18. Resveratrol Provides Cardioprotection after Ischemia/reperfusion Injury via Modulation of Antioxidant Enzyme Activities.

    PubMed

    Mokni, Meherzia; Hamlaoui, Sonia; Karkouch, Ines; Amri, Mohamed; Marzouki, Lamjed; Limam, Ferid; Aouani, Ezzedine

    2013-01-01

    In this study, we investigated the cardioprotective effects of resveratrol. Rats were intraperitoneally administered with resveratrol (25 mg/kg bw) or vehicle (ethanol 10%) for 7 days and their heart subjected to ischemia/reperfusion injury. Isolated hearts were langendorff perfused, left ventricular functions as heart rate and developed pressure, as well as, heart antioxidant status were determined. Data showed that resveratrol improved recovery of post-ischemic ventricular functions when compared to control. Resveratrol also improved myocardial lipoperoxidation, free iron and antioxidant enzyme activities. Resveratrol decreased significantly catalase while it increased peroxidase and superoxide dismutase activities. In this later case, native PAGE analysis of superoxide dismutase isoforms revealed that resveratrol up regulated iron and manganese isoforms. Resveratrol exerted potential cardioprotection partly by its antioxidant properties. PMID:24523766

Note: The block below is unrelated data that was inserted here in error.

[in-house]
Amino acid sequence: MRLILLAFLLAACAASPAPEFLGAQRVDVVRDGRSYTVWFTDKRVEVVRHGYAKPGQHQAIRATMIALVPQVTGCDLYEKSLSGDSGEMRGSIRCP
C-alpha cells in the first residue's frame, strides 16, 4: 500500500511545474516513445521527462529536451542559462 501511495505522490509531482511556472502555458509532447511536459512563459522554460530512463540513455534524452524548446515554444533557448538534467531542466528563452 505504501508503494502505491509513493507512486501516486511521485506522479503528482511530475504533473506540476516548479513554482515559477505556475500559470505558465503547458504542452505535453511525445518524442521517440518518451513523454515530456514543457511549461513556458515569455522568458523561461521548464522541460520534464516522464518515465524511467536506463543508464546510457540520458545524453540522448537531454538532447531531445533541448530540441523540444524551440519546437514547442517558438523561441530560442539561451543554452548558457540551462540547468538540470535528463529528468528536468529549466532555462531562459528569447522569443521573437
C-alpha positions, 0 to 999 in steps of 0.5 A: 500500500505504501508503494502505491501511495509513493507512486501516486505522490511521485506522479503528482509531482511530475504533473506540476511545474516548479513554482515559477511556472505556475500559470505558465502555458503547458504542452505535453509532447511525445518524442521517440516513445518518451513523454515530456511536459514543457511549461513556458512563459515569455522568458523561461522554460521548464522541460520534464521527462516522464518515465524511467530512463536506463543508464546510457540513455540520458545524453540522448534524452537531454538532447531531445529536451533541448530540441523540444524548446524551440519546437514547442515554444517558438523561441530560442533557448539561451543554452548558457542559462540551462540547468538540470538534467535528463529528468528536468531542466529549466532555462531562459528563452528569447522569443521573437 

19. Effects of dimethylsulfoxide on behavior and antioxidant enzymes response of planarian Dugesia japonica.

    PubMed

    Yuan, Zuoqing; Zhao, Bosheng; Zhang, Yu

    2012-06-01

    In this study, the toxicity, behavioral and antioxidant activity effects of dimethylsulfoxide (DMSO) on planarian Dugesia japonica were investigated. The results showed that the mortality was directly proportional to the DMSO concentration, and planarian locomotor velocity decreased as the concentration of DMSO increased. The recovery of the motility for planarians pre-exposed to DMSO was found to be time- and dose-dependent, and only those pre-exposed to 0.1-3% DMSO resulted in full recovery. The antioxidant enzymes of planarians in response to long-term DMSO stress was also altered in a time- and dose-dependent manner. Planarians revealed more tolerance to DMSO toxicity at low DMSO (0.1%) level in short- and long-term DMSO stress, in which an efficient antioxidant system was involved and the motility was not affected. PMID:21976142

  20. Phenolic Compounds from Olea europaea L. Possess Antioxidant Activity and Inhibit Carbohydrate Metabolizing Enzymes In Vitro

    PubMed Central

    Dekdouk, Nadia; Malafronte, Nicola; Russo, Daniela; Faraone, Immacolata; De Tommasi, Nunziatina; Ameddah, Souad; Severino, Lorella; Milella, Luigi

    2015-01-01